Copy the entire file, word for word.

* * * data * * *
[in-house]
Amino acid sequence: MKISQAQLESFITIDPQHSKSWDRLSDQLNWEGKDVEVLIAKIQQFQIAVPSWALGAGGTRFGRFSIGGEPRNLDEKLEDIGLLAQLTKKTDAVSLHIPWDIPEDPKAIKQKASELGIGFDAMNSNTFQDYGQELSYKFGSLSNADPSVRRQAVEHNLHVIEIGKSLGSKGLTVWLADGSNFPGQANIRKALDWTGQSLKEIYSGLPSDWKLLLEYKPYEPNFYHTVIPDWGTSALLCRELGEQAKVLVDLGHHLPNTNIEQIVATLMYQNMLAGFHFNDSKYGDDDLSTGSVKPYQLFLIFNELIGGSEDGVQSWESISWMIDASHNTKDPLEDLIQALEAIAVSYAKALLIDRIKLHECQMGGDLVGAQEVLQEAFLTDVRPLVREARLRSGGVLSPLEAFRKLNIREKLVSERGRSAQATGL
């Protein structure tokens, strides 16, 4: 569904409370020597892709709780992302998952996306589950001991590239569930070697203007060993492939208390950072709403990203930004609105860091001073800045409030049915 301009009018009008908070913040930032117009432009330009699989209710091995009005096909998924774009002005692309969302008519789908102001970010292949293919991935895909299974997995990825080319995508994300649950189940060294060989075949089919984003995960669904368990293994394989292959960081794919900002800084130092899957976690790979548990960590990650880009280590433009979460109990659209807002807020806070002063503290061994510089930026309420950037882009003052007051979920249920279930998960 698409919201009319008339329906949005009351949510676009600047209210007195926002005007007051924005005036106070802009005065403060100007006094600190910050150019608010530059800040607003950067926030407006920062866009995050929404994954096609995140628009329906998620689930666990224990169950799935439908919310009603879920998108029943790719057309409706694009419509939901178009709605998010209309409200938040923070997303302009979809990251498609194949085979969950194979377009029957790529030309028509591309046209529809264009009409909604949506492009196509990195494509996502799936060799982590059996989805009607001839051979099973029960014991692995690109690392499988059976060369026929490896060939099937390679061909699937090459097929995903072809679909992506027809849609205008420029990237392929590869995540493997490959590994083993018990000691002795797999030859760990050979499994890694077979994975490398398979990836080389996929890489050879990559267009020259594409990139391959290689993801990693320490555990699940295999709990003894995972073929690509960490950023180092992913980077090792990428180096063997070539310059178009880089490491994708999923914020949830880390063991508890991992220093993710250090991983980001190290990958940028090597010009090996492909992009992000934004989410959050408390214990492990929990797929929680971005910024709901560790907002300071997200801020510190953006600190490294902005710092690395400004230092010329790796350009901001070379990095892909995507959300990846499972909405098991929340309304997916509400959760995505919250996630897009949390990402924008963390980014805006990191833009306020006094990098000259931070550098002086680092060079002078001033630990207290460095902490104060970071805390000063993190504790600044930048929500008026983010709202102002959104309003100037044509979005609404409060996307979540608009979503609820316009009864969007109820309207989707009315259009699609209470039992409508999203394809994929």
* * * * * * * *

[in-house]
Amino acid sequence: MKISQAQLESFITIDPQHSKSWDRLSDQLNWEGKDVEVLIAKIQQFQIAVPSWALGAGGTRFGRFSIGGEPRNLDEKLEDIGLLAQLTKKTDAVSLHIPWDIPEDPKAIKQKASELGIGFDAMNSNTFQDYGQELSYKFGSLSNADPSVRRQAVEHNLHVIEIGKSLGSKGLTVWLADGSNFPGQANIRKALDWTGQSLKEIYSGLPSDWKLLLEYKPYEPNFYHTVIPDWGTSALLCRELGEQAKVLVDLGHHLPNTNIEQIVATLMYQNMLAGFHFNDSKYGDDDLSTGSVKPYQLFLIFNELIGGSEDGVQSWESISWMIDASHNTKDPLEDLIQALEAIAVSYAKALLIDRIKLHECQMGGDLVGAQEVLQEAFLTDVRPLVREARLRSGGVLSPLEAFRKLNIREKLVSERGRSAQATGL
């Protein structure tokens, strides 16, 4: 569904409370020597892709709780992302998952996306589950001991590239569930070697203007060993492939208390950072709403990203930004609105860091001073800045409030049915 301009009018009008908070913040930032117009432009330009699989209710091995009005096909998924774009002005692309969302008519789908102001970010292949293919991935895909299974997995990825080319995508994300649950189940060294060989075949089919984003995960669904368990293994394989292959960081794919900002800084130092899957976690790979548990960590990650880009280590433009979460109990659209807002807020806070002063503290061994510089930026309420950037882009003052007051979920249920279930998960 698409919201009319008339329906949005009351949510676009600047209210007195926002005007007051924005005036106070802009005065403060100007006094600190910050150019608010530059800040607003950067926030407006920062866009995050929404994954096609995140628009329906998620689930666990224990169950799935439908919310009603879920998108029943790719057309409706694009419509939901178009709605998010209309409200938040923070997303302009979809990251498609194949085979969950194979377009029957790529030309028509591309046209529809264009009409909604949506492009196509990195494509996502799936060799982590059996989805009607001839051979099973029960014991692995690109690392499988059976060369026929490896060939099937390679061909699937090459097929995903072809679909992506027809849609205008420029990237392929590869995540493997490959590994083993018990000691002795797999030859760990050979499994890694077979994975490398398979990836080389996929890489050879990559267009020259594409990139391959290689993801990693320490555990699940295999709990003894995972073929690509960490950023180092992913980077090792990428180096063997070539310059178009880089490491994708999923914020949830880390063991508890991992220093993710250090991983980001190290990958940028090597010009090996492909992009992000934004989410959050408390214990492990929990797929929680971005910024709901560790907002300071997200801020510190953006600190490294902005710092690395400004230092010329790796350009901001070379990095892909995507959300990846499972909405098991929340309304997916509400959760995505919250996630897009949390990402924008963390980014805006990191833009306020006094990098000259931070550098002086680092060079002078001033630990207290460095902490104060970071805390000063993190504790600044930048929500008026983010709202102002959104309003100037044509979005609404409060996307979540608009979503609820316009009864969007109820309207989707009315259009699609209470039992409508999203394809994929």